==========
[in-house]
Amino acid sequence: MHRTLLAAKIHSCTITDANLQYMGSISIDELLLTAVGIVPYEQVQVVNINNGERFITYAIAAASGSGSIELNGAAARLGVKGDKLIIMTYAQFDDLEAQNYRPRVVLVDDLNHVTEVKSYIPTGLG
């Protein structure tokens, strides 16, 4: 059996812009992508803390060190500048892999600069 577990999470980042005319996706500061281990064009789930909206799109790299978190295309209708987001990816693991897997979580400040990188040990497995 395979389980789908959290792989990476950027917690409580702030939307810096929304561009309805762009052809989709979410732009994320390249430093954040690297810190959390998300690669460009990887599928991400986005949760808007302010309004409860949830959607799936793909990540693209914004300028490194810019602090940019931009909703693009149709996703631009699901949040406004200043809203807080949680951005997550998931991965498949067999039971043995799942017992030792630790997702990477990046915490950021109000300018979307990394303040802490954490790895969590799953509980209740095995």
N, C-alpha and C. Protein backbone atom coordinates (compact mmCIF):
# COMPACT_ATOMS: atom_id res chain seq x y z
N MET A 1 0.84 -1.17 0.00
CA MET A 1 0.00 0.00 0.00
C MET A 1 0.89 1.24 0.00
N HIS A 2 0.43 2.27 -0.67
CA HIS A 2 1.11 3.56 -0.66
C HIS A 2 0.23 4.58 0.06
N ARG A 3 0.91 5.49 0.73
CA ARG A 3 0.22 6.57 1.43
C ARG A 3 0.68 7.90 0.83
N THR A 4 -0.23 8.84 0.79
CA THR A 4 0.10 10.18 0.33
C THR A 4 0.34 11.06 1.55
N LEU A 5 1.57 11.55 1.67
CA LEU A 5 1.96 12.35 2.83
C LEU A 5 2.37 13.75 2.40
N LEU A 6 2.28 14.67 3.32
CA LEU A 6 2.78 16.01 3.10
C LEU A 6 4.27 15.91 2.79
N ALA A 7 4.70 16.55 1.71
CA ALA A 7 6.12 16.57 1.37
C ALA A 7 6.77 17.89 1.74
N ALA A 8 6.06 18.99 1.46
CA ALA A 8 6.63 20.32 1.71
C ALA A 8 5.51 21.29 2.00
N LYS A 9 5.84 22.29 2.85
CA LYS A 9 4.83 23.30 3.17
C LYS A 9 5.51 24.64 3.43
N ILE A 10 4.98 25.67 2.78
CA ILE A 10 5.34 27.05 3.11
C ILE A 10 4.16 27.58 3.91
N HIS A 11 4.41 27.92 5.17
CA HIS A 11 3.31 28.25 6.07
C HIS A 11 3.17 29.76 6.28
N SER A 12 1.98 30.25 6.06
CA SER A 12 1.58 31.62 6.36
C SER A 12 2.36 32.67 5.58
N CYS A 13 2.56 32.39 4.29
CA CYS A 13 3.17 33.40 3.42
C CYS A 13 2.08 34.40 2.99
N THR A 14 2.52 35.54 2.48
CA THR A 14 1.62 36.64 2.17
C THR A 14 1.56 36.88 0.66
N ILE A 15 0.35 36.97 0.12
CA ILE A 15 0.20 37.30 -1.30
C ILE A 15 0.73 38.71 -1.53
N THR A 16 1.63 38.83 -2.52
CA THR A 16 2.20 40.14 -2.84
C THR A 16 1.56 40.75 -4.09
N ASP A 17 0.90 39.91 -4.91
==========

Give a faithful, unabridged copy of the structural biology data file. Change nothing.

[in-house]
Amino acid sequence: MHRTLLAAKIHSCTITDANLQYMGSISIDELLLTAVGIVPYEQVQVVNINNGERFITYAIAAASGSGSIELNGAAARLGVKGDKLIIMTYAQFDDLEAQNYRPRVVLVDDLNHVTEVKSYIPTGLG
């Protein structure tokens, strides 16, 4: 059996812009992508803390060190500048892999600069 577990999470980042005319996706500061281990064009789930909206799109790299978190295309209708987001990816693991897997979580400040990188040990497995 395979389980789908959290792989990476950027917690409580702030939307810096929304561009309805762009052809989709979410732009994320390249430093954040690297810190959390998300690669460009990887599928991400986005949760808007302010309004409860949830959607799936793909990540693209914004300028490194810019602090940019931009909703693009149709996703631009699901949040406004200043809203807080949680951005997550998931991965498949067999039971043995799942017992030792630790997702990477990046915490950021109000300018979307990394303040802490954490790895969590799953509980209740095995």
N, C-alpha and C. Protein backbone atom coordinates (compact mmCIF):
# COMPACT_ATOMS: atom_id res chain seq x y z
N MET A 1 0.84 -1.17 0.00
CA MET A 1 0.00 0.00 0.00
C MET A 1 0.89 1.24 0.00
N HIS A 2 0.43 2.27 -0.67
CA HIS A 2 1.11 3.56 -0.66
C HIS A 2 0.23 4.58 0.06
N ARG A 3 0.91 5.49 0.73
CA ARG A 3 0.22 6.57 1.43
C ARG A 3 0.68 7.90 0.83
N THR A 4 -0.23 8.84 0.79
CA THR A 4 0.10 10.18 0.33
C THR A 4 0.34 11.06 1.55
N LEU A 5 1.57 11.55 1.67
CA LEU A 5 1.96 12.35 2.83
C LEU A 5 2.37 13.75 2.40
N LEU A 6 2.28 14.67 3.32
CA LEU A 6 2.78 16.01 3.10
C LEU A 6 4.27 15.91 2.79
N ALA A 7 4.70 16.55 1.71
CA ALA A 7 6.12 16.57 1.37
C ALA A 7 6.77 17.89 1.74
N ALA A 8 6.06 18.99 1.46
CA ALA A 8 6.63 20.32 1.71
C ALA A 8 5.51 21.29 2.00
N LYS A 9 5.84 22.29 2.85
CA LYS A 9 4.83 23.30 3.17
C LYS A 9 5.51 24.64 3.43
N ILE A 10 4.98 25.67 2.78
CA ILE A 10 5.34 27.05 3.11
C ILE A 10 4.16 27.58 3.91
N HIS A 11 4.41 27.92 5.17
CA HIS A 11 3.31 28.25 6.07
C HIS A 11 3.17 29.76 6.28
N SER A 12 1.98 30.25 6.06
CA SER A 12 1.58 31.62 6.36
C SER A 12 2.36 32.67 5.58
N CYS A 13 2.56 32.39 4.29
CA CYS A 13 3.17 33.40 3.42
C CYS A 13 2.08 34.40 2.99
N THR A 14 2.52 35.54 2.48
CA THR A 14 1.62 36.64 2.17
C THR A 14 1.56 36.88 0.66
N ILE A 15 0.35 36.97 0.12
CA ILE A 15 0.20 37.30 -1.30
C ILE A 15 0.73 38.71 -1.53
N THR A 16 1.63 38.83 -2.52
CA THR A 16 2.20 40.14 -2.84
C THR A 16 1.56 40.75 -4.09
N ASP A 17 0.90 39.91 -4.91